The Review of International Organizations

, Volume 12, Issue 2, pp 307–334 | Cite as

The choice among aid donors: The effects of multilateral vs. bilateral aid on recipient behavioral support

  • Michael G. Findley
  • Helen V. Milner
  • Daniel L. Nielson
Article

Abstract

Scholars studying foreign assistance differ over whether multilateral aid is preferable to bilateral aid for promoting development, but nearly all build their cases primarily on highly aggregated cross-national time-series data. We investigate this topic experimentally from the perspective of those whom the foreign aid directly affects: recipient citizens and elites. We thus report results of a survey experiment with behavioral outcomes on more than 3000 Ugandan citizens and over 300 members of Uganda’s Parliament. In spite of a large literature suggesting differences, the findings generally reveal few substantive differences in citizens’ and elites’ preferences and behavior toward the two types of aid. While no strong pattern of differences emerges, limited evidence suggests that the public evinces greater trust in multilateral institutions, and both masses and elites feel that multilateral aid is more transparent. Overall, these null results inform an ever-expanding literature, which is increasingly articulating distinctions between multilateral and bilateral aid. At least in the minds of the recipients, however, multilateral and bilateral aid may not in fact be all that different. This accords with the literature noting the strong overlap in aid organizations and bemoaning the fact that they do not specialize more. Our results raise the question about why have both multilateral and bilateral aid donors if they in effect do the same thing.

Keywords

Foreign aid Experiments Foreign donors International organizations 

JEL classifications

F35 F53 C93 C83 

Supplementary material

11558_2017_9275_MOESM1_ESM.zip (105 kb)
ESM 1(ZIP 105 kb)

References

  1. Acharya, A., De Lima, A. T. F., & Moore, M. (2006). Proliferation and fragmentation: Transactions costs and the value of aid. The Journal of Development Studies, 42(1), 1–21.CrossRefGoogle Scholar
  2. Aldasoro, I., Nunnenkamp, P., & Thiele, R. (2010). Less aid proliferation and more donor coordination? The wide gap between words and deeds. Journal of International Development, 22(7), 920–940.CrossRefGoogle Scholar
  3. Alesina, A., & Weder, B. (2002). Do corrupt governments receive less foreign aid? The American Economic Review, 92(4), 1126–1137.CrossRefGoogle Scholar
  4. Alvi, E., & Senbeta, A. (2012). Does foreign aid reduce poverty? Journal of International Development, 24(8), 955–976. doi:10.1002/jid.1790.CrossRefGoogle Scholar
  5. Annen, K., & Moers, L. (2016). Donor competition for aid impact, and aid fragmentation. The World Bank Economic Review lhw019, 1–29. doi:10.1093/wber/lhw019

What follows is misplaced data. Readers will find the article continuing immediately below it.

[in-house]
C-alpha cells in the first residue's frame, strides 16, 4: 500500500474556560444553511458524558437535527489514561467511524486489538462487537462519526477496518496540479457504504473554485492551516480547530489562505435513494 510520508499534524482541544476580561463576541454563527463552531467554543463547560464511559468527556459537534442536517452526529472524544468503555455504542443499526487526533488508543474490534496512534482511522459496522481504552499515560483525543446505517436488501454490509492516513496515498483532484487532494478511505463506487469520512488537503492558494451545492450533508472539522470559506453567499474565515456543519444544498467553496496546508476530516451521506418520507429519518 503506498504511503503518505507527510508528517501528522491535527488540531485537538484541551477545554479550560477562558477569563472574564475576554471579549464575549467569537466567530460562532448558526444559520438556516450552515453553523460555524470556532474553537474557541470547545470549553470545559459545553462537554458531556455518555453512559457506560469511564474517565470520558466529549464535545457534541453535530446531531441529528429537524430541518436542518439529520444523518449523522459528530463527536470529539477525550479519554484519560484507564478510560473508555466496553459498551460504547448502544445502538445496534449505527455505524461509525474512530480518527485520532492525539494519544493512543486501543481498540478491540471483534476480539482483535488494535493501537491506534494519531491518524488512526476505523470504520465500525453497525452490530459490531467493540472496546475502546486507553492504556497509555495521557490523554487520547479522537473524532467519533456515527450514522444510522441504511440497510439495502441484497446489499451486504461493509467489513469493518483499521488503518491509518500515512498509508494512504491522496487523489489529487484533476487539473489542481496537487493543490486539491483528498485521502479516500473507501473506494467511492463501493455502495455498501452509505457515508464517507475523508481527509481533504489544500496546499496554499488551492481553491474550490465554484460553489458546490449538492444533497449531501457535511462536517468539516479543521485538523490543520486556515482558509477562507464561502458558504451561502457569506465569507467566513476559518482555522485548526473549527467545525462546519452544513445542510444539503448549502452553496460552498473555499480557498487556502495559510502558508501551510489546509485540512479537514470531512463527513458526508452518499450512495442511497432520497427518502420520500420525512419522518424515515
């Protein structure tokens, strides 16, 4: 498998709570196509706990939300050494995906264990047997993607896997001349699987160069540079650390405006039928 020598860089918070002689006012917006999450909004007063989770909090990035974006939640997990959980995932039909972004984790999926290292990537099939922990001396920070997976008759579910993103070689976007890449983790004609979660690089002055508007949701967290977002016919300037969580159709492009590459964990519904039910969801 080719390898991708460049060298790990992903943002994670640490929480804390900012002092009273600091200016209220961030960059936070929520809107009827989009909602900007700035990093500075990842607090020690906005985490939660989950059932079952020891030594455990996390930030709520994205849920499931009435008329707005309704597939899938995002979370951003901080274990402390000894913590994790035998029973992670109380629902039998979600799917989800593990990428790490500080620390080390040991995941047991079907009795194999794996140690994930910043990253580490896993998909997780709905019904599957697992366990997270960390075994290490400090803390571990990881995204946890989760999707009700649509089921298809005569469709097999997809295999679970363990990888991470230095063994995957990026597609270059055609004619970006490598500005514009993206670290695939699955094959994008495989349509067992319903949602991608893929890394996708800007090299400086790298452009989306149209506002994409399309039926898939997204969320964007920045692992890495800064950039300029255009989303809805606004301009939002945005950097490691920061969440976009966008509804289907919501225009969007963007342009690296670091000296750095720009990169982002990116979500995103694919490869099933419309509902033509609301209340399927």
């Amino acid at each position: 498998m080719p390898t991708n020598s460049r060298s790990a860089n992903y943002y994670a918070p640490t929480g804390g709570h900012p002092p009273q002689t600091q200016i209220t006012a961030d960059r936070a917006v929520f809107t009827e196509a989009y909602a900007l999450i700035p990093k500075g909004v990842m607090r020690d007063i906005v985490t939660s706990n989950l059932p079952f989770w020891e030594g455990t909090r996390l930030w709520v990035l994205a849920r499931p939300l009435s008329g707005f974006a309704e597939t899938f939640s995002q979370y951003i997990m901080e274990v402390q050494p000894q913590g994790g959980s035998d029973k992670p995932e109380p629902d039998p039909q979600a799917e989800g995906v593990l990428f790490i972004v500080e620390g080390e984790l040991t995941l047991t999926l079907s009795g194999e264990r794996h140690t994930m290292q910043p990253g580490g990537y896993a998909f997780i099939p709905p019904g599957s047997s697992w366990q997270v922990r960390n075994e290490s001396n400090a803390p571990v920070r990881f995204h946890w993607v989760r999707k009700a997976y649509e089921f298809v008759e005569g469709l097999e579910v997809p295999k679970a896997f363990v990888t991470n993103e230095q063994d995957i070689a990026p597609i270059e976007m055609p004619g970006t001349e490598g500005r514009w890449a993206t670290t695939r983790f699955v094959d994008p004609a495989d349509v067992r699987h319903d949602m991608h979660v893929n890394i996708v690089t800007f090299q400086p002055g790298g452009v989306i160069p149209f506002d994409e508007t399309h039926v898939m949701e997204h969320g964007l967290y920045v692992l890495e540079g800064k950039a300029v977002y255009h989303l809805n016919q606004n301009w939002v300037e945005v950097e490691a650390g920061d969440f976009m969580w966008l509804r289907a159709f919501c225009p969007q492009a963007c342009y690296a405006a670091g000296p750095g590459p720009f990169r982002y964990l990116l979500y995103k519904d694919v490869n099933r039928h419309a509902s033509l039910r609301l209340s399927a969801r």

6. Autesserre, S. V. (2010). The trouble with the Congo: local violence and the failure of international peacebuilding (Cambridge studies in international relations, Vol. 115). Cambridge: Cambridge University Press.CrossRefGoogle Scholar
  7. Bates, R. H. (1981). Markets and states in tropical Africa. Berkeley: University of California Press.Google Scholar
  8. Bermeo, S. B. (2010). Development and strategy: Aid allocation in an interdependent world. Durham: Duke University.Google Scholar
  9. Bermeo, S. B. (2011). Foreign aid and regime change: A role for donor intent. World Development, 39(11), 2021–2031. doi:10.1016/j.worlddev.2011.07.019.CrossRefGoogle Scholar
  10. Bermeo, S. B. (2016). Aid is not oil: Donor utility, heterogeneous aid, and the aid-democratization relationship. International Organization, 70(1), 1–32.CrossRefGoogle Scholar
  11. Bigsten, A., & Tengstam, S. (2015). International coordination and the effectiveness of aid. World Development, 69, 75–85. doi:10.1016/j.worlddev.2013.12.021.CrossRefGoogle Scholar
  12. Bourguignon, F., & Platteau, J.-P. (2015). The hard challenge of aid coordination. World Development, 69, 86–97. doi:10.1016/j.worlddev.2013.12.011.CrossRefGoogle Scholar
  13. Bräutigam, D. (2009). The dragon's gift: The real story of China in Africa. Oxford: Oxford University Press.Google Scholar
  14. Bräutigam, D. (2011). Aid ‘with Chinese characteristics’: Chinese foreign aid and development finance meet the OECD-DAC aid regime. Journal of International Development, 23(5), 752–764. doi:10.1002/jid.1798.CrossRefGoogle Scholar
  15. Bueno de Mesquita, B., & Smith, A. (2007). Foreign aid and policy concessions. Journal of Conflict Resolution, 51(2), 251–284. doi:10.1177/0022002706297696.CrossRefGoogle Scholar
  16. Bueno de Mesquita, B., & Smith, A. (2009). A political economy of aid. International Organization, 63(2), 309–340. doi:10.1017/S0020818309090109.CrossRefGoogle Scholar
  17. Burnside, C., & Dollar, D. (2000). Aid, policies and growth. American Economic Review, 90(4), 847–868.CrossRefGoogle Scholar
  18. Christensen, Z., Homer, D., & Nielson, D. L. (2011). Dodging adverse selection: How donor type and governance condition Aid’s effects on school enrollment. World Development, 39(11), 2044–2053. doi:10.1016/j.worlddev.2011.07.018.CrossRefGoogle Scholar
  19. Dietrich, S. (2016). Donor political economies and the pursuit of aid effectiveness. International Organization, 70(1), 65–102.CrossRefGoogle Scholar